| DESIGNING A PROGRAM |
Now that you're all set up, what do you do?! This is certainly the biggest hurdle for most, as people without any yoga experience generally aren't sure what they're supposed to be doing. Fortunately, there are now a ton of options on the internet for online yoga classes, some of them totally free. If you're not ready to invest in a yoga plan on a platform like Cody, try browsing YouTube for class-length yoga videos by professional yogis. If you still feel like you're lacking direction or simply need the assistance of a teacher, seek out a professionally trained and certified instructor whose values and style appear to align with your own, and discuss working on a plan together that will enable you to continue a safe and effective home yoga practice.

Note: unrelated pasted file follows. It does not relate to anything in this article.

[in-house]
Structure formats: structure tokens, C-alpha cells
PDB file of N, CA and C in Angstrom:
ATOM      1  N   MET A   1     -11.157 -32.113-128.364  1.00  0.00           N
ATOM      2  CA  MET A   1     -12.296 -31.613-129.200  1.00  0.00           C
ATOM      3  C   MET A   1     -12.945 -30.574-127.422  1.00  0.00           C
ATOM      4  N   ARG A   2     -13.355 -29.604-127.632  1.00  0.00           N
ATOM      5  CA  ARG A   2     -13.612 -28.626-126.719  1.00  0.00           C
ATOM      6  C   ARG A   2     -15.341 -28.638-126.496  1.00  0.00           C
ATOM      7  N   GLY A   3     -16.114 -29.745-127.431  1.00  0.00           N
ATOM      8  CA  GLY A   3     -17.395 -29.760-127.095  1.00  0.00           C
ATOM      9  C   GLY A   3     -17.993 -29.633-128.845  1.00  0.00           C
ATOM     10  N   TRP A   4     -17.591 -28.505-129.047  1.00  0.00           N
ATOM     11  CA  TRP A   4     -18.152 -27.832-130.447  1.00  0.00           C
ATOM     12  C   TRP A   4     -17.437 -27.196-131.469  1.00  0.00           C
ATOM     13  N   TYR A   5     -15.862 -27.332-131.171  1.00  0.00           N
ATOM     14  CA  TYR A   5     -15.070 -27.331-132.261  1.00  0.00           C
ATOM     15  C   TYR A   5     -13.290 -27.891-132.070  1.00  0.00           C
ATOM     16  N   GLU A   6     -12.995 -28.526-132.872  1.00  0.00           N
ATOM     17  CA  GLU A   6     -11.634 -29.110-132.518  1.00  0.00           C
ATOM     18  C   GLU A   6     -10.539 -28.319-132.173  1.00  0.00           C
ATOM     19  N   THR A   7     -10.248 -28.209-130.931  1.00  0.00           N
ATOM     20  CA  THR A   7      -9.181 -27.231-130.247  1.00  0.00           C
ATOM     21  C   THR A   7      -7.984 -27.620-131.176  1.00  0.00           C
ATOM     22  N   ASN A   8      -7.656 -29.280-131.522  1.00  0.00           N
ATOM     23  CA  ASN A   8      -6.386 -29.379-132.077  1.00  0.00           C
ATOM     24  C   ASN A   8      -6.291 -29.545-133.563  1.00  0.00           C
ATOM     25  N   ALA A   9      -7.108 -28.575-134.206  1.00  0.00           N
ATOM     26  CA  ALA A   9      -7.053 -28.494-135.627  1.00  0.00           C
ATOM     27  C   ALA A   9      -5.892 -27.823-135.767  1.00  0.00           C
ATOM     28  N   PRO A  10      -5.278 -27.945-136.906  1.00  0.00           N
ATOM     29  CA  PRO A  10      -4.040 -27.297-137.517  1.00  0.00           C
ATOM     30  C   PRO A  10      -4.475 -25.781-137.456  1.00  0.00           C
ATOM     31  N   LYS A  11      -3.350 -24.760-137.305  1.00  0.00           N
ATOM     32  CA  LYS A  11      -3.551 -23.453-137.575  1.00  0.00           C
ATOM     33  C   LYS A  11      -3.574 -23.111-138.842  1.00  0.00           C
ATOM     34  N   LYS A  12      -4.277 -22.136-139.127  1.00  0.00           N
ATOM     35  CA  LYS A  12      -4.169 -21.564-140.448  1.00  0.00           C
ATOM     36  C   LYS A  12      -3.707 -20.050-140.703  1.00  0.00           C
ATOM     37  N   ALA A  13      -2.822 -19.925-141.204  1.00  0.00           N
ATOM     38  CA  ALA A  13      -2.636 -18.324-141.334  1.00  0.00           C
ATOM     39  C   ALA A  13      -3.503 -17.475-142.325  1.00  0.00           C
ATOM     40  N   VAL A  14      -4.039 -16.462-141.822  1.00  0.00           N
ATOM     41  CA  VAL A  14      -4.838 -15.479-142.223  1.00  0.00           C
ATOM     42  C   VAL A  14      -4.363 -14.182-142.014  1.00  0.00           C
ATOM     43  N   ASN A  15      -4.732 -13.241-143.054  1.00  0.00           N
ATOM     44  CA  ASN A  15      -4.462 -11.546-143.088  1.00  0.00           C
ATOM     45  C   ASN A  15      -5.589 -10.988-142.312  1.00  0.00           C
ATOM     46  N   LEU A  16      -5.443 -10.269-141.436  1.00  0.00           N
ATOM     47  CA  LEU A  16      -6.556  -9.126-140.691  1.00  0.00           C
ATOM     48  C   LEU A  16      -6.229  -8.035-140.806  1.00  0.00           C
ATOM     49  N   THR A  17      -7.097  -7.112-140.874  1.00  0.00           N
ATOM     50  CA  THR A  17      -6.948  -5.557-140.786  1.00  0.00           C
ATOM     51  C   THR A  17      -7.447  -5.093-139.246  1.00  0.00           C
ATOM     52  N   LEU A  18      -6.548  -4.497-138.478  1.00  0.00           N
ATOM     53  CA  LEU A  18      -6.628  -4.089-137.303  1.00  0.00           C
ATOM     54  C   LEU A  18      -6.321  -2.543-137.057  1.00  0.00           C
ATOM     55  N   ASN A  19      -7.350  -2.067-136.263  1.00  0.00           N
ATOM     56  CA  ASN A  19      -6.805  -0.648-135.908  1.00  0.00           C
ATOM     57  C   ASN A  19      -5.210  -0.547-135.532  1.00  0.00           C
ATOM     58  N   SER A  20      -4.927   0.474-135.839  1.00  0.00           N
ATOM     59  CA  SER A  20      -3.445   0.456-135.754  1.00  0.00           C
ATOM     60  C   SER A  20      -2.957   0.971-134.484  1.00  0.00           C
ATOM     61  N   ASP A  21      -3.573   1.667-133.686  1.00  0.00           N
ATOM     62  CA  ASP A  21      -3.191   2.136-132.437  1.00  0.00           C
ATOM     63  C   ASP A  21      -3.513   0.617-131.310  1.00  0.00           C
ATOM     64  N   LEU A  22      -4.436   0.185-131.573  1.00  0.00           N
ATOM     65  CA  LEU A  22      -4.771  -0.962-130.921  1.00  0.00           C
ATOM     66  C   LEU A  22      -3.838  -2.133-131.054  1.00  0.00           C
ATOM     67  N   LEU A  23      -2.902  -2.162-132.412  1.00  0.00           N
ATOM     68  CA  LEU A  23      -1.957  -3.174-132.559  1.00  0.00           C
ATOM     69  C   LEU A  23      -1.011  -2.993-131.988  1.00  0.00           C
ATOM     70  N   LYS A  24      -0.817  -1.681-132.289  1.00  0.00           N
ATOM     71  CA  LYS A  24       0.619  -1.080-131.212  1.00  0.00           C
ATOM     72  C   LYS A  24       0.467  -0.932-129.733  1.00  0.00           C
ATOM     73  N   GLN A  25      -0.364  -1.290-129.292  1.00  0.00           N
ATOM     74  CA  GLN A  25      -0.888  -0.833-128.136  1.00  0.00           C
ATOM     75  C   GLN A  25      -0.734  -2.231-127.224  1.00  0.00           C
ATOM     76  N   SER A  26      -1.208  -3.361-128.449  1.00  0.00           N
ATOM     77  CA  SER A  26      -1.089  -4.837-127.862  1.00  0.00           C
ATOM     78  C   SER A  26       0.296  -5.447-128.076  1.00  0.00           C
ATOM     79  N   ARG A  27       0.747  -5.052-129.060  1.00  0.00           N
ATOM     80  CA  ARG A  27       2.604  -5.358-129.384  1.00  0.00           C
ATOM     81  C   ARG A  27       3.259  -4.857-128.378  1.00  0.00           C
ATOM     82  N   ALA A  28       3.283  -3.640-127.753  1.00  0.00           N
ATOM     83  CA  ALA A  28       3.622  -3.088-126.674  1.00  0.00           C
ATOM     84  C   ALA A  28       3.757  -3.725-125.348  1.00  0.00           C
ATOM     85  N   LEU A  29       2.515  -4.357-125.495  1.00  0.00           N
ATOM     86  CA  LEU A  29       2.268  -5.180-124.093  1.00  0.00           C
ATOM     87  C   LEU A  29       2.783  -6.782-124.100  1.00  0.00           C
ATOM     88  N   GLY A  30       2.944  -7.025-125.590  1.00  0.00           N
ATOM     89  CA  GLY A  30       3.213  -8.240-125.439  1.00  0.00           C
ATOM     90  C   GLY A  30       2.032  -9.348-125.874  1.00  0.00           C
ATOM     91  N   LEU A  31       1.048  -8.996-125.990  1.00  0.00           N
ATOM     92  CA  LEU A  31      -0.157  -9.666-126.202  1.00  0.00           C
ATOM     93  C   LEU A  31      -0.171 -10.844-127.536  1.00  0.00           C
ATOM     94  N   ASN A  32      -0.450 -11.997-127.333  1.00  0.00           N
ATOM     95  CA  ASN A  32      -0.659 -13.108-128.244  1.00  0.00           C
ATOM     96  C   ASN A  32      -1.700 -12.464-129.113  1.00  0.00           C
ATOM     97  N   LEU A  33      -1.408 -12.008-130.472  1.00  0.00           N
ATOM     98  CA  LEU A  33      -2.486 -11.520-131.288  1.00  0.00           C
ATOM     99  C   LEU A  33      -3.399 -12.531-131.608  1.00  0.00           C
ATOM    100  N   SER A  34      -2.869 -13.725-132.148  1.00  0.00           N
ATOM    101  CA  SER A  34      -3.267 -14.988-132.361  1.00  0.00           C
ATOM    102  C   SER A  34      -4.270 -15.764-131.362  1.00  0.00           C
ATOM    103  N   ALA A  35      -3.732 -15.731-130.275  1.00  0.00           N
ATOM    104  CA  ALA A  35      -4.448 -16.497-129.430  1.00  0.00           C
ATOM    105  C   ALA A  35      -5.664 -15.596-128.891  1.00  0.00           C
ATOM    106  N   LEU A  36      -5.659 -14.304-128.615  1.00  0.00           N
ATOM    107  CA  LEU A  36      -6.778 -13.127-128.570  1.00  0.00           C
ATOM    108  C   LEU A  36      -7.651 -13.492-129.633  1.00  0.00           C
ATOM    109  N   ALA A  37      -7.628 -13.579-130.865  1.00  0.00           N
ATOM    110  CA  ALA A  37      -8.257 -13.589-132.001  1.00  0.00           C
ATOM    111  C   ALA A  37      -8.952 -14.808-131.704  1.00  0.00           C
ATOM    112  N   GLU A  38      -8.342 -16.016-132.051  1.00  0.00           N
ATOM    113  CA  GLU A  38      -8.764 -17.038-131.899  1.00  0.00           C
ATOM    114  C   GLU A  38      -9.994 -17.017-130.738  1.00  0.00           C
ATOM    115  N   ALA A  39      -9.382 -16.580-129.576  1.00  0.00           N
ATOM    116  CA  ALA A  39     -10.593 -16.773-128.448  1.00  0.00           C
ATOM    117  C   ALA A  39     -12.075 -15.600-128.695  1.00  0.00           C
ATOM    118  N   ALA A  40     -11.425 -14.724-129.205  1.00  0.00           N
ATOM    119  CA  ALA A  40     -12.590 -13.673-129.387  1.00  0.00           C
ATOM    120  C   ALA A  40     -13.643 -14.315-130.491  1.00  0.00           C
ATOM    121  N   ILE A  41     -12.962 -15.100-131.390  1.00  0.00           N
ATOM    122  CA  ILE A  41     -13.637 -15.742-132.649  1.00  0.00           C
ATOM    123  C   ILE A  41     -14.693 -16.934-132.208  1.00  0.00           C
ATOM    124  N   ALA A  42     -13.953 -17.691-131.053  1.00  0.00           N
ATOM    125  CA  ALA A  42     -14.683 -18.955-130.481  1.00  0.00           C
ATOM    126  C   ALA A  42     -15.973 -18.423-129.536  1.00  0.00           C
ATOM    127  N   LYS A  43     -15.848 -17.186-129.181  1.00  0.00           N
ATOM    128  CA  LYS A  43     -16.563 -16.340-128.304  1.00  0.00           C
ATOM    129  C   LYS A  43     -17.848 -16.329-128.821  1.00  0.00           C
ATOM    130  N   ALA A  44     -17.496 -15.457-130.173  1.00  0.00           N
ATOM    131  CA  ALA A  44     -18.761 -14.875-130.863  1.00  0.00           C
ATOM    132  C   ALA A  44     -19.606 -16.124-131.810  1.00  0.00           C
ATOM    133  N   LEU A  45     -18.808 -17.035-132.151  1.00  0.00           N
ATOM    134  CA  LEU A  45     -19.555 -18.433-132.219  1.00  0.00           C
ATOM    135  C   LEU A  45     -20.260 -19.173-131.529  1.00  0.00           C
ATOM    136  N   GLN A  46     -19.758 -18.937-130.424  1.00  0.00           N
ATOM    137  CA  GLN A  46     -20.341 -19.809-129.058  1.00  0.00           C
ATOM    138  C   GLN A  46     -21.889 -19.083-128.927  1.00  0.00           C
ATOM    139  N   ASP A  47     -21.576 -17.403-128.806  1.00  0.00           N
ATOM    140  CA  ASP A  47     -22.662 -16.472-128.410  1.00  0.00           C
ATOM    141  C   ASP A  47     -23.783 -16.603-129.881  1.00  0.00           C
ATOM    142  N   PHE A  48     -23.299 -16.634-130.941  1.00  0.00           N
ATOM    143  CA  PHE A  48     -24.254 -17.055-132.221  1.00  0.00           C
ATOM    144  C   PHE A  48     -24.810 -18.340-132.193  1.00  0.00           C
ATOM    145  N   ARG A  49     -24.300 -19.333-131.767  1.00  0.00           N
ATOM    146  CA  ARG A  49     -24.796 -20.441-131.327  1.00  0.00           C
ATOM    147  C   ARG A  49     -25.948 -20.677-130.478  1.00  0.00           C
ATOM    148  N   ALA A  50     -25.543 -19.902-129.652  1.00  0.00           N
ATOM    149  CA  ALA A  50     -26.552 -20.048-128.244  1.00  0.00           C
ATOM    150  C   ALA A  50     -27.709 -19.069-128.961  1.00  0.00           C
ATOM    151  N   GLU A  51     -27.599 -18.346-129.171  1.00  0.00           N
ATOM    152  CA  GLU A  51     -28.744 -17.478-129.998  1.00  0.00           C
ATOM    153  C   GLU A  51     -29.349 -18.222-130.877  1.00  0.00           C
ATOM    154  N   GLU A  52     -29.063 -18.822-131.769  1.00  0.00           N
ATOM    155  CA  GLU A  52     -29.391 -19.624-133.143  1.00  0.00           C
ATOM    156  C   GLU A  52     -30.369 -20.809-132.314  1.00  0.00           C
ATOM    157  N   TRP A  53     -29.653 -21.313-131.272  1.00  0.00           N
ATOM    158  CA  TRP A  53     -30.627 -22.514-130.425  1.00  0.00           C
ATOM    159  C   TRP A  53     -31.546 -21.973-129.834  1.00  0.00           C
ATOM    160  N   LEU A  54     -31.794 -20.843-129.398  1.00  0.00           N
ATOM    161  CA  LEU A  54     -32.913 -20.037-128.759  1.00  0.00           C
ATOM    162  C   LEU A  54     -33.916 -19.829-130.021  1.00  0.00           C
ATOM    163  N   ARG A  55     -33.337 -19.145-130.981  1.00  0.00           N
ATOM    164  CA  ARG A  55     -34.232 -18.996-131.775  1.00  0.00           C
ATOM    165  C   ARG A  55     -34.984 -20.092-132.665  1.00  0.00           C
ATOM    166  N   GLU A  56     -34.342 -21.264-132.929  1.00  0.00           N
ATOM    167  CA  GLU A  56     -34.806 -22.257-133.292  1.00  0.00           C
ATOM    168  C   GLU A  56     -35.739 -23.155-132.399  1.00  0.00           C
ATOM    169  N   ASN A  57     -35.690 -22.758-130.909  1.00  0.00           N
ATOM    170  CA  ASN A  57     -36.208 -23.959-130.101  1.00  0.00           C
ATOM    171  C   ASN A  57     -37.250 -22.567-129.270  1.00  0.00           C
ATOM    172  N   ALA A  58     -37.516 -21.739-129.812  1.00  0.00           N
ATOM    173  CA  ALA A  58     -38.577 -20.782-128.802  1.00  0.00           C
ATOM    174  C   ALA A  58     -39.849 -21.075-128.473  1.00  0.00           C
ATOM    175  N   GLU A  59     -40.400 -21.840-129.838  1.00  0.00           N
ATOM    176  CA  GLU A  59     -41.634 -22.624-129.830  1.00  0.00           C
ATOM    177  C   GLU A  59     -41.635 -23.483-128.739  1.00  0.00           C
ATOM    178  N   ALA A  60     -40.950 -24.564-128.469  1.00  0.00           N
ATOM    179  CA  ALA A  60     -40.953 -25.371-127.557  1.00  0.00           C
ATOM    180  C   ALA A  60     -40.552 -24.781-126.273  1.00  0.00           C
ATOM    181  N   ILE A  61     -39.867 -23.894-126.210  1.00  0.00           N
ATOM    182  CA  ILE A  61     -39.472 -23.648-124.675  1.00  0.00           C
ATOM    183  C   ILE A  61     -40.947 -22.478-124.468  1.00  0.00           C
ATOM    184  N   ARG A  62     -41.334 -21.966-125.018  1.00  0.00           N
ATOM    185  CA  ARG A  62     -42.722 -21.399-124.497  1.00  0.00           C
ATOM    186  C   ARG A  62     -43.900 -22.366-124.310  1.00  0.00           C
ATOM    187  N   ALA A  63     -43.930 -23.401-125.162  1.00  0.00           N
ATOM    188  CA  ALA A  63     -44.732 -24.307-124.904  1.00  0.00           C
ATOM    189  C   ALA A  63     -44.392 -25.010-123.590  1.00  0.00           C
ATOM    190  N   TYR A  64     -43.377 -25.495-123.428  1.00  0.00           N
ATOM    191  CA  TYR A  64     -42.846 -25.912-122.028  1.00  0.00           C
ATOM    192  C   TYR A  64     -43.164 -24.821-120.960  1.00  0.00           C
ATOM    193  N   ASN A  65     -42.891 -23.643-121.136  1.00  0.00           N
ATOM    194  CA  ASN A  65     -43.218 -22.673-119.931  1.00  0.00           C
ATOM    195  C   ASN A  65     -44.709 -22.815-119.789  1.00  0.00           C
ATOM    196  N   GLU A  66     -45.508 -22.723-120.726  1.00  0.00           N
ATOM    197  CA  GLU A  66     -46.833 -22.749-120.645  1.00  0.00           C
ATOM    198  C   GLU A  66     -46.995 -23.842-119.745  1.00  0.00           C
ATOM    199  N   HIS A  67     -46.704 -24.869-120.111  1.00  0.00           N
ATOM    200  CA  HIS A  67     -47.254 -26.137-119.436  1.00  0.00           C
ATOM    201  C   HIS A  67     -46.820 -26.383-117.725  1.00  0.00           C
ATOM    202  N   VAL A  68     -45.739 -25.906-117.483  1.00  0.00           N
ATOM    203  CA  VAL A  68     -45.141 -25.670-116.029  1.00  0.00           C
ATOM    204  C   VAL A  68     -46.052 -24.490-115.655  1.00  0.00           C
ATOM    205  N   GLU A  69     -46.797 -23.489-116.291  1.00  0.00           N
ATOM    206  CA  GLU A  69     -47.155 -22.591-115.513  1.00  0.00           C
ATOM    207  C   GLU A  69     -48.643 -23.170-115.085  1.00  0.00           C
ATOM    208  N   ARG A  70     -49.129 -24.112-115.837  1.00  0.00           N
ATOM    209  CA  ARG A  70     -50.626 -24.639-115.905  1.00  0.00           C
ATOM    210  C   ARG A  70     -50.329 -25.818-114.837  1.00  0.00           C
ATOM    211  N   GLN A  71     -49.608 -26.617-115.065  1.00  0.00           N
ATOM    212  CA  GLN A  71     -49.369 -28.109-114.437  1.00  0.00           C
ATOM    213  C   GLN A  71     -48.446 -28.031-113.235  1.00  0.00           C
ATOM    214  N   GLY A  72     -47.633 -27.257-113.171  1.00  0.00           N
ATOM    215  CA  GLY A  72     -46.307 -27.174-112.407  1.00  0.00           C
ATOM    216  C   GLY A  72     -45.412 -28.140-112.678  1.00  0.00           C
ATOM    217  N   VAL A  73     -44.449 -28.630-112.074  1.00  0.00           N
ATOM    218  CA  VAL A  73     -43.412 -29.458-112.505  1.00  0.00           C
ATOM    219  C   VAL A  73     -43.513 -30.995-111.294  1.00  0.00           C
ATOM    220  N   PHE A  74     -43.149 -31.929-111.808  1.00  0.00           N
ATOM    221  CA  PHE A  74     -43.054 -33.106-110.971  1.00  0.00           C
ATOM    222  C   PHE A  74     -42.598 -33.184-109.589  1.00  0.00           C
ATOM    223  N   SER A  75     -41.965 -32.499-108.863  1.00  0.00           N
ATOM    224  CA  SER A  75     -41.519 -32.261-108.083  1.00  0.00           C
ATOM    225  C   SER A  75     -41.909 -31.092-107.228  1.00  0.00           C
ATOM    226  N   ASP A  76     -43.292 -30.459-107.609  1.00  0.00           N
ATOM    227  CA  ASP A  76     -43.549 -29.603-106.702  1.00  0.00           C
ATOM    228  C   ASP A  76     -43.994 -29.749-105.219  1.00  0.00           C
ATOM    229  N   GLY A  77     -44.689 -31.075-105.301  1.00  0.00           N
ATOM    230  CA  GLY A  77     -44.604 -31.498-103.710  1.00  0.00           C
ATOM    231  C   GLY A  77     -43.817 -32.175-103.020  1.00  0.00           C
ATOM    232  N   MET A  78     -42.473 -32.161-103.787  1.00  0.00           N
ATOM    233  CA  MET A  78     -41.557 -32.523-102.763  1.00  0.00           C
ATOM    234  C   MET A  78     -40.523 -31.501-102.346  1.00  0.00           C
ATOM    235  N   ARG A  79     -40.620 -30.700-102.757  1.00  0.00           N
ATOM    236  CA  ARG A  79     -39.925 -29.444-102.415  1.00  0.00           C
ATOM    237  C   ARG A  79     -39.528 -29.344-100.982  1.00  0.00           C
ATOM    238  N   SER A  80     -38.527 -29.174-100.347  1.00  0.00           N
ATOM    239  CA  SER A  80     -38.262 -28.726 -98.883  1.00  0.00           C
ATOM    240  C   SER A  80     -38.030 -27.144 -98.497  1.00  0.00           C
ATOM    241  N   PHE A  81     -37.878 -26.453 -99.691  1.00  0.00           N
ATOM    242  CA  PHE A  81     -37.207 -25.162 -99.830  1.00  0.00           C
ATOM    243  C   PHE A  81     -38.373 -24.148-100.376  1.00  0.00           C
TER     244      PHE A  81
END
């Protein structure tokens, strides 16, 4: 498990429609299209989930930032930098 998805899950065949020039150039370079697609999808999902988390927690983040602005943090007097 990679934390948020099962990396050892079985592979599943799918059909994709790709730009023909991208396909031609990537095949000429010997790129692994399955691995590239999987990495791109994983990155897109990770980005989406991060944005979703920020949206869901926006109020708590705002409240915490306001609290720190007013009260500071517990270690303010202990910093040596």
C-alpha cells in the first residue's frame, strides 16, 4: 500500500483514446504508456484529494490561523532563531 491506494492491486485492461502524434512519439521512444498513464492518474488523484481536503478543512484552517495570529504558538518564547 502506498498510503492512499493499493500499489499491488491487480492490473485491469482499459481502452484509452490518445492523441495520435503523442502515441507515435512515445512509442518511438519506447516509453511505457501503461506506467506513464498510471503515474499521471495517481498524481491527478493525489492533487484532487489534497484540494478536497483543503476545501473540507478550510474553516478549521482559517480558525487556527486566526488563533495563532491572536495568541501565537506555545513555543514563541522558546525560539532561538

For my private yoga clients who are interested in developing their own home practice in addition to their sessions with me, I design sequences around their particular needs and unique circumstances to create a plan that will help them reach their goals. I provide them with reference materials to stay on track while they practice at home, which are complete with posture name and instructions/tips along with an image of the pose. Most of my clients express to me the immense benefit they get from one-on-one instruction, and while this is an ideal approach, it is still possible to develop a very successful home practice with little direction. My private yoga schedule is currently full. However, if you're interested in starting private yoga lessons when time becomes available, please contact me to be added to the waiting list.
Enjoy your yoga journey! Remember that we all have to start somewhere, and practice makes progress.